- Nancy Beck, White House OMB, Office of Information & Regulatory Affairs
- Daryl L. Joseffer, White House OMB
- James Laity, White House OMB, Office of Information & Regulatory Affairs
- Margo Schwab, White House OMB, Office of Information & Regulatory Affairs
- Paul Anastas, assistant director, White House Office of Science & Technology Policy
- Edna Curtin, White House OMB
- Dennis Deziel, White House CEQ
- Claudia Abendroth, White House OMB
- Dana Perino, communications director, White House CEQ
- Kathie Olson, associate director, White House OSTP
- Stanley Kaufman, deputy associate administrator, OMB
NRDC finds it startling and disturbing that senior White House officials reviewed and apparently edited a highly technical document charging NAS with evaluating detailed scientific questions. While the existence of these edits and their authors are known from the Vaughn Index, the text of every White House document relating to this review was redacted in its entirety, or the entire document was withheld.
- Perchlorate manufacturers and users (defense contractors) who were facing enormous potential liability for perchlorate contamination heavily lobbied the White House. The White House withheld information on a meeting with Lockheed-Martin regarding perchlorate, and the Pentagon withheld "talking points" for the White House developed by Kerr-McGee, another perchlorate industry giant. [See OMB Vaughn Index, February 2001-June 2002, document number 2001-36; DOD Vaughn Index, DOD 15, document number 15-3.]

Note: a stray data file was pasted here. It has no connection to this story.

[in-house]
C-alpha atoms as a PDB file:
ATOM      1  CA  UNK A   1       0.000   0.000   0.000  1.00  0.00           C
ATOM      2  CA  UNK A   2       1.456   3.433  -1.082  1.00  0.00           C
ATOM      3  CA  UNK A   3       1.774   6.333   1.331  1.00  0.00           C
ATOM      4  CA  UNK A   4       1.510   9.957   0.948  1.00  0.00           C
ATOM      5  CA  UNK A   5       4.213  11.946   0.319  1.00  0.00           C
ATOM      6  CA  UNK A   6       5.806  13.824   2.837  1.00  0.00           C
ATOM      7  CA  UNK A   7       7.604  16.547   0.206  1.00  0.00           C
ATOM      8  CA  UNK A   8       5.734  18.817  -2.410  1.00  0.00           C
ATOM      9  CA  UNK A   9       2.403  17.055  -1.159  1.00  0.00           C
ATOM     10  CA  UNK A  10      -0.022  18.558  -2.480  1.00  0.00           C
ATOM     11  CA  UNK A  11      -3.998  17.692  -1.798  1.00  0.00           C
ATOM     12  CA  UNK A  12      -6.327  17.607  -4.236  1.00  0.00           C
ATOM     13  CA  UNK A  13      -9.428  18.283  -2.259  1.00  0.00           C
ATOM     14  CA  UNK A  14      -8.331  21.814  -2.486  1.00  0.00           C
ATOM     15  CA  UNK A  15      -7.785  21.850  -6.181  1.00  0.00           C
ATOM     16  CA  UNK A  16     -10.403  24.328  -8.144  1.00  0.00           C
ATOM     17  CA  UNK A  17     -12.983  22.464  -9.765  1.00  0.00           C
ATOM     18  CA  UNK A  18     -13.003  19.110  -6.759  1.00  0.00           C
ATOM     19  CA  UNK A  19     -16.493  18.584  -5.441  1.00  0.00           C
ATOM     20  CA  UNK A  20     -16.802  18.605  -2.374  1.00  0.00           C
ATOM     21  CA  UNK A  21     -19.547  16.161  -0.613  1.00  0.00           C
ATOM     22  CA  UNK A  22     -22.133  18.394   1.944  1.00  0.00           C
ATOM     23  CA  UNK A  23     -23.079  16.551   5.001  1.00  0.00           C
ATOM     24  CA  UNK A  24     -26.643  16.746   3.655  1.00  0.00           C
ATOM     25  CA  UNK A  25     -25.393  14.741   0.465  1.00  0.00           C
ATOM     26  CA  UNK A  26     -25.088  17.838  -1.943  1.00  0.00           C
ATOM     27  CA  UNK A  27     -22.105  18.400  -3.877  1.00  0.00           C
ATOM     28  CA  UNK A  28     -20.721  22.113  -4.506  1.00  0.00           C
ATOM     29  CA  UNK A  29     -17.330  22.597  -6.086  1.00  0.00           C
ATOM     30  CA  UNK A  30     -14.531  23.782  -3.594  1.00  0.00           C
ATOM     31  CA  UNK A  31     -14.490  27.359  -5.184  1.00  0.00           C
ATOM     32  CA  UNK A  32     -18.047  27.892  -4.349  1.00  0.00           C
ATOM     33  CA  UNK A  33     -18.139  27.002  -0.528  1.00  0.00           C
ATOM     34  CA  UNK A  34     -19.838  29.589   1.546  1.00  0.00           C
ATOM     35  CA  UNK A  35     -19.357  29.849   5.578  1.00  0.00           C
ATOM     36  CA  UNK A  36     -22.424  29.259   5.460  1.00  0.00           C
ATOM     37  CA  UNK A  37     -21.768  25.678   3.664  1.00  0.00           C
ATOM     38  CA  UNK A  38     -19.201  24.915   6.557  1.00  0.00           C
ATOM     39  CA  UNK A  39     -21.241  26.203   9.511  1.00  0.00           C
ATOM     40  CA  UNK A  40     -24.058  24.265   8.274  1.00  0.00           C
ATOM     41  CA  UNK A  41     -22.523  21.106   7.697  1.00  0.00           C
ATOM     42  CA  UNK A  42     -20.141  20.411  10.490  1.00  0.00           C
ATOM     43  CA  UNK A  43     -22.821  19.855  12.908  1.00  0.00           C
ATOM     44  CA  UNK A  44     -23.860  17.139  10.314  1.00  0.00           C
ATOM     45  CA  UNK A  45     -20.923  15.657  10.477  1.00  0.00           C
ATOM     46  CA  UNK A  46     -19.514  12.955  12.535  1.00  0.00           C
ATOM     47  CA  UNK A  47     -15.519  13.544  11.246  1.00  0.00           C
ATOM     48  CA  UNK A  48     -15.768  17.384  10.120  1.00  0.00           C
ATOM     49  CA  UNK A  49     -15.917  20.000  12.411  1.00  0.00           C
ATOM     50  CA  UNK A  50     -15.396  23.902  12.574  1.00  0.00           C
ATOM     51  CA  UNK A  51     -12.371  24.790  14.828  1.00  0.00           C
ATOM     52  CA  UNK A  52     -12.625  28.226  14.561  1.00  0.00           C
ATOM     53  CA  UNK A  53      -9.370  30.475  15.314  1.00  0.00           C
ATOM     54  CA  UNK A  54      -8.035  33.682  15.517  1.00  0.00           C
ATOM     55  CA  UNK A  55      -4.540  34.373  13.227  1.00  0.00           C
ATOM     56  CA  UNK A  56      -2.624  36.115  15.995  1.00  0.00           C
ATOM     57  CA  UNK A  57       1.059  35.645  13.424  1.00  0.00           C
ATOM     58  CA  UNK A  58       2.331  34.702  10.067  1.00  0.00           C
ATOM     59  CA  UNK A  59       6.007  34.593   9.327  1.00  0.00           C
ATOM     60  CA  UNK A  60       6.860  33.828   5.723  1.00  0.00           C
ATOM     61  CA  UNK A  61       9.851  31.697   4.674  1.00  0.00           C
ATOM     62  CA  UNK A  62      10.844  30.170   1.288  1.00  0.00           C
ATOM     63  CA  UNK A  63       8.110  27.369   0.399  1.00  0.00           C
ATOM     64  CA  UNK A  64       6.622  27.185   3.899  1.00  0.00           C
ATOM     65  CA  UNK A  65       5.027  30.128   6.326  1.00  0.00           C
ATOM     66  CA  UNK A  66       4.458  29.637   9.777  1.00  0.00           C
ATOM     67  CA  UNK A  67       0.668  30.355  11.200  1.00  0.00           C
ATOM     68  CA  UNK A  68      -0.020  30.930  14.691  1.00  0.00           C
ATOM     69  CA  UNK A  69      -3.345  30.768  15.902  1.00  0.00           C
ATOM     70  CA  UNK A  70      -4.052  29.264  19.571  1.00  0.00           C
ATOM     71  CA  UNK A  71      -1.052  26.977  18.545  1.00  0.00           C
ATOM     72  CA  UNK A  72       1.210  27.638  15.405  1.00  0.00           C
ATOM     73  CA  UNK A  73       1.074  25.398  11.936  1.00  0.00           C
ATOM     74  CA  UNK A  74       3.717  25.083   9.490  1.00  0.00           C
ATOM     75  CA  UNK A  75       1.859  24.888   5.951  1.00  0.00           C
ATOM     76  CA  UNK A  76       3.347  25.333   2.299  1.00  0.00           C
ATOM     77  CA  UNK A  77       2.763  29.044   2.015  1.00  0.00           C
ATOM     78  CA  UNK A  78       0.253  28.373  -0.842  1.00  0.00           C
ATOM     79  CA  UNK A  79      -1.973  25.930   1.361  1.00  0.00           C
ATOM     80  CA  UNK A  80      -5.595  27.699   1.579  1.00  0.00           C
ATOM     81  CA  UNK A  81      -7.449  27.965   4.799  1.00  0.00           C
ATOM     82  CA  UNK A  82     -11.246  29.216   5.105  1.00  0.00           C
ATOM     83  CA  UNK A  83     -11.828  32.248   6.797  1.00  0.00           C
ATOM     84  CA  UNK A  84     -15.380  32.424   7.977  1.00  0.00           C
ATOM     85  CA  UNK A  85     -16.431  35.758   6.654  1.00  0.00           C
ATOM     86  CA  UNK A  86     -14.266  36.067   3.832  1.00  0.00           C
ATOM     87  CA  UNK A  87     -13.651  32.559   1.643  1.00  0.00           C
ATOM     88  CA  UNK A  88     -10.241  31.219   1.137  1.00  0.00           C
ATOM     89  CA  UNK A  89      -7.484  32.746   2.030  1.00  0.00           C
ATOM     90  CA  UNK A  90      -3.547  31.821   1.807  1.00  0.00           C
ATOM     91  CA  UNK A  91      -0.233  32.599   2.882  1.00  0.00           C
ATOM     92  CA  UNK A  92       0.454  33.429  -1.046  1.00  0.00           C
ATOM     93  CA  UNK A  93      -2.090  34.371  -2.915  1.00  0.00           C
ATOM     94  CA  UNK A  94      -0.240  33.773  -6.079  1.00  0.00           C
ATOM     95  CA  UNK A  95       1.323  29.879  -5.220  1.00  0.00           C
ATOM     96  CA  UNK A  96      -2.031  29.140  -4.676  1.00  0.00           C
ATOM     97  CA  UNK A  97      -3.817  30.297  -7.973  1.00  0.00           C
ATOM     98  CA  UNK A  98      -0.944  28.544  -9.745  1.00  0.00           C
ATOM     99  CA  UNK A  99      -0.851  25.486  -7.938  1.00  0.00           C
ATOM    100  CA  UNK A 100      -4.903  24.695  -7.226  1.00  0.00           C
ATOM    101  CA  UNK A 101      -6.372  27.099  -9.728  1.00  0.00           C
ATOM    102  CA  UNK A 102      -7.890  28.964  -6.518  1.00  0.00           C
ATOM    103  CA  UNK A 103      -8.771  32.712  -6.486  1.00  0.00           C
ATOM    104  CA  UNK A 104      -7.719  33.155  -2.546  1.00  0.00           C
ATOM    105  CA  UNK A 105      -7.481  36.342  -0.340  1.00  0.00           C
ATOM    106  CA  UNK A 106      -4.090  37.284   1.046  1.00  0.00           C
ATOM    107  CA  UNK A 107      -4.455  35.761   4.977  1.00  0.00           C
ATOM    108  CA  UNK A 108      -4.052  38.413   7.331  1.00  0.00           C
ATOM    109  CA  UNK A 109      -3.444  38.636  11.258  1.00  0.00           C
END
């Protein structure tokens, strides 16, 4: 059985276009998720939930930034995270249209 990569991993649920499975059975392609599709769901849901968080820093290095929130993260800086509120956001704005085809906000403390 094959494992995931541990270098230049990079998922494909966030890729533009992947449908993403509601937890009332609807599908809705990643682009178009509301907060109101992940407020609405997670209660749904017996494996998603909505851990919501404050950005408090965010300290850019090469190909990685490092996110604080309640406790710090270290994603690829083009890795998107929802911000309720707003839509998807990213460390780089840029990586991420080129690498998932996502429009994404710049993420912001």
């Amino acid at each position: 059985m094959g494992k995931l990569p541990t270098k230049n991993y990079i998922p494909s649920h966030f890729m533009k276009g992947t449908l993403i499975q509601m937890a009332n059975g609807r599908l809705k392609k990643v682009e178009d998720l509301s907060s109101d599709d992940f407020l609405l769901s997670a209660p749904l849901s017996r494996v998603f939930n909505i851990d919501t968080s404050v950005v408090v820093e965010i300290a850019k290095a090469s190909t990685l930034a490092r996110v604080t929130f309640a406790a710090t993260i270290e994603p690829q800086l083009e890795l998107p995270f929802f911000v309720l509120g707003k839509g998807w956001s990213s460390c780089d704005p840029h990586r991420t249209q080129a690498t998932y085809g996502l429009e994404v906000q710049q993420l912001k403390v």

- DOD officials also actively participated in developing the NAS charge questions and apparently objected to portions of the NAS Statement of Work (SOW), the document describing NAS's detailed plans for conducting its scientific inquiry. Again, while the existence of the Pentagon edits and objections is noted in the Vaughn Index, those documents were withheld or entirely redacted. The Pentagon even refused to divulge the authors or recipients of the documents, a clear violation of longstanding FOIA law. For example, the Pentagon withheld documents titled "Questions to the NAS in reference to perchlorate health-based research data" [See DOD Vaughn Index, DOD 38] and "Email with six attached emails discussing the EPA-NAS contract, inconsistencies with the SOW and NAS charge questions that had been prepared…" [See DOD Vaughn Index, DOD 19].
- The Pentagon withheld documents showing that it worked with perchlorate polluters to lobby the White House. For example, as noted above, it withheld "Talking points for OIRA [the White House OMB's Office of Information and Regulatory Affairs] on Perchlorate Process Issues as relayed by Kerr-McGee personnel." These "talking points" were provided by Kerr-McGee, formerly the largest manufacturer of perchlorate and owner of a perchlorate plant in Nevada that has contaminated drinking water supplies used by millions of people. [See DOD Vaughn Index, DOD 15, document number 15-3.]